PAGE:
- Commenter Pat Conolly points out that President Andrew Jackson never lived in Boston (though I did find reference to a brief visit in 1833). While there are several prominent Bostonians who have been named Jackson, I haven’t been able to find any that were identified as Freemasons. So the name may be an error on Pitman’s (or Moore’s) part.
- The location is the intersection of Salem and Charter Streets – see contemporary Google street view.
- An old-style flash photography set-up – note the flash pan (the t-shaped item on a stand) and the boxy camera on its tripod.
- This is not the same sofa that was featured in Providence #4 P21,p3; perhaps the combined weight of “the boys” proved too much for it.
- “Their church hall in Rhode Island” – Another connection to the Church of the Starry Wisdom in Lovecraft’s “The Haunter of the Dark“, based on the real St. John’s Church on Federal Hill in Providence, RI.
- This photo appeared in Providence #6 P10,p1.
- Henry Annesley is a character in an early draft of Lovecraft’s “From Beyond“, and perhaps related to (possibly the son/descendant of) Shadrach Annesley, see Providence #3 P7,p4. He later appears in Providence #9 beginning P1,p3.
- “Buren, Van Buren, something like that” is Whipple Van Buren Phillips; H. P. Lovecraft’s maternal grandfather.
- “Winston something. English fellow, traded in precious metals.” is Winfield Scott Lovecraft, who was a traveling salesman for the Gorham Silver Company. Winfield was noted (despite being born an American) for his English accent, and was often mistaken for an Englishman.
- “They can enter the dream-world while they’re conscious.” is a sort of inversion of lucid dreaming, apparently, which seems parallel to Aleister Crowley’s idea of True Will.
- “Jung” is Carl Gustav Jung, the famous and influential psychiatrist – discussed earlier in Providence #2 P5-6.
- “Prussic acid” is hydrogen cyanide, a deadly poison used in early photographic processes.
- “You’re saying occultism inspires your art?” – Occultism has been an inspiration for several artists, as Moore would know from his own occult studies, such as Austin Osman Spare.
- “Cave paintings” possibly refers to the Cave of Altimara.
- “Symbolists, the Surrealists, the Cubists” are all arts movements, largely at odds with Pitman’s realism. Lovecraft himself was critical of modernist painters, preferring realism.
- “An absolute reality that lies beneath the world” is highly reminiscent of some of Austin Osman Spare’s occult theories of art.
- “Saprovores” are animals that eat dead organic matter.
- This painting is “Subway Accident” as described in “Pickman’s Model”: “There was a study called “Subway Accident”, in which a flock of the vile things [ghouls] were clambering up from some unknown catacomb through a crack in the floor of the Boylston Street subway and attacking a crowd of people on the platform.”
- This may not be the exact same version that O’brien saw (on P7,p2). O’Brien referenced “…the little feller chewin’ the lady’s leg.”, which detail is not visible here.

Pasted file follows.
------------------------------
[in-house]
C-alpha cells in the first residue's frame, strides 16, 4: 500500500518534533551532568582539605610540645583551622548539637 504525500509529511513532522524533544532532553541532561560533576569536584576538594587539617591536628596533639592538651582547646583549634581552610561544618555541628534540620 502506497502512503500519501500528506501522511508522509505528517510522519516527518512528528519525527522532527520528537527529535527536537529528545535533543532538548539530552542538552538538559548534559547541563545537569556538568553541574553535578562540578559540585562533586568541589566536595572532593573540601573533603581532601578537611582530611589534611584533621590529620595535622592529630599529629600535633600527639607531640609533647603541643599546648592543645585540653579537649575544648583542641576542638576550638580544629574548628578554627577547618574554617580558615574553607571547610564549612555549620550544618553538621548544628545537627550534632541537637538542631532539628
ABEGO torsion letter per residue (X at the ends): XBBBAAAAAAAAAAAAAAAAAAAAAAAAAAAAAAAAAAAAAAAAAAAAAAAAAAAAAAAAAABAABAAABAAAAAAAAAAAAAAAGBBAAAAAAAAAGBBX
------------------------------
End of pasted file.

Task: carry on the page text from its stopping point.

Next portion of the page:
- The ghouls are reminiscent of Hannes Bok’s famous illustration for “Pickman’s Model”; it’s also interesting that they are of different sizes, from shorter than human to much larger. They also recall the “monkey-things” from Pickman’s Necrotica mentioned in Neonomicon #2.
- The paintings in the background appear more clearly on P22,p1.
- “By literally going underground, we can reach the dream-world” recasts Black’s experience in Suydam’s cellar in Providence #2 into a new context; by descending underground, Black unknowingly slipped into the dream-world. The basic idea parallels some ideas from ancient religions, which depicted the underworld as a literal separate world, and many sacred spaces were located underground. It also somewhat jives with Lovecraft’s focus on underground spaces – Pickman’s tunnels and subways, the measureless caverns in “The Festival,” the fantastic underworld of “The Mound,” the extensive underworld in the Dreamlands in The Dream-Quest of Unknown Kadath, etc.
- The coat that Pitman loans Black appears to be the one that officer O’Brien was wearing – note the stripes on the right sleeve, compare P1,p3 and P14,p1. (Thanks commenter Brian J. Taulbee.) See also note to P26, p4.
- Panelwise, as in Providence #2, when Black goes underground, the 4-horizontal panel format shifts to 3-vertical, and the panel outlines add a thin yellow line.
- “Messiah figure” refers to the popular Islamic or Christian concept of a spiritual savior.
- “The world of dreams that’s been, uhm, that’s been suppressed by our reality.” casts a very different light on Cthulhu dreaming in R’lyeh.
- “Different things can, uhm can exist.” – The idea presented here is similar to consensus reality.
- Panels 1-3 form a form a multi-pan or polyptych; the background remains continuous across multiple panels, with each panel depicting movement in motion and/or time through the space. Though Moore has used these extensively elsewhere, they are rare in Providence. See earlier polyptychs in Providence #2, Pages 17 and 20.
- “this box” looks like an inexpensive coffin.
- “Mesmerism” is an idea of “animal magnetism” created and popularized by Franz Mesmer; it was an occult force that influenced later conceptions of hypnosis, spiritualism, and psychic powers.
- All the panels on Pages 16-21 form an extended fixed-camera sequence.
- Black may have caught a glimpse of King George out of the corner of his eye.
- First appearance of a ghoul. This creature is different from those in Pitman’s painting – far less hairy, and with genitals clearly defined rather than obscured by fur. The ghoul’s eyes shine, like those of a cat or dog.
- Black is apparently responding to the smell of the ghoul.
- “King George” is a name that the ghoul has adopted or was given, much as the Native American leader Metacomet was known as ‘King Philip.’